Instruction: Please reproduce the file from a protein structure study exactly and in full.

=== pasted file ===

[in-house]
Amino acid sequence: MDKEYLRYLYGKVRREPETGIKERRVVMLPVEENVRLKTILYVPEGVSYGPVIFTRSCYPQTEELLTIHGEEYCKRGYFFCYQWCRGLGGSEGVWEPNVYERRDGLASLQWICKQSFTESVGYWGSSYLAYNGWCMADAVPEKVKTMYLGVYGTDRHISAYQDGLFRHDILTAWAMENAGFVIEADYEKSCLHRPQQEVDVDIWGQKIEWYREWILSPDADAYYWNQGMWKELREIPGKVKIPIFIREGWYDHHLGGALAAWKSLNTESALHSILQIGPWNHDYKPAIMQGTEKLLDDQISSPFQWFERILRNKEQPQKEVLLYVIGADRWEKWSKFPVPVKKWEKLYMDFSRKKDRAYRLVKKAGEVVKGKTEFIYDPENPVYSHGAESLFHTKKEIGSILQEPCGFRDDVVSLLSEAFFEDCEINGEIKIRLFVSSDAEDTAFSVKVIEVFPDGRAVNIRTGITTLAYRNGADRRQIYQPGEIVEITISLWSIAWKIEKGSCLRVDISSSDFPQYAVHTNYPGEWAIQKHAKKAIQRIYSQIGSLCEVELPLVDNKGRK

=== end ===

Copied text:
[in-house]
Amino acid sequence: MDKEYLRYLYGKVRREPETGIKERRVVMLPVEENVRLKTILYVPEGVSYGPVIFTRSCYPQTEELLTIHGEEYCKRGYFFCYQWCRGLGGSEGVWEPNVYERRDGLASLQWICKQSFTESVGYWGSSYLAYNGWCMADAVPEKVKTMYLGVYGTDRHISAYQDGLFRHDILTAWAMENAGFVIEADYEKSCLHRPQQEVDVDIWGQKIEWYREWILSPDADAYYWNQGMWKELREIPGKVKIPIFIREGWYDHHLGGALAAWKSLNTESALHSILQIGPWNHDYKPAIMQGTEKLLDDQISSPFQWFERILRNKEQPQKEVLLYVIGADRWEKWSKFPVPVKKWEKLYMDFSRKKDRAYRLVKKAGEVVKGKTEFIYDPENPVYSHGAESLFHTKKEIGSILQEPCGFRDDVVSLLSEAFFEDCEINGEIKIRLFVSSDAEDTAFSVKVIEVFPDGRAVNIRTGITTLAYRNGADRRQIYQPGEIVEITISLWSIAWKIEKGSCLRVDISSSDFPQYAVHTNYPGEWAIQKHAKKAIQRIYSQIGSLCEVELPLVDNKGRK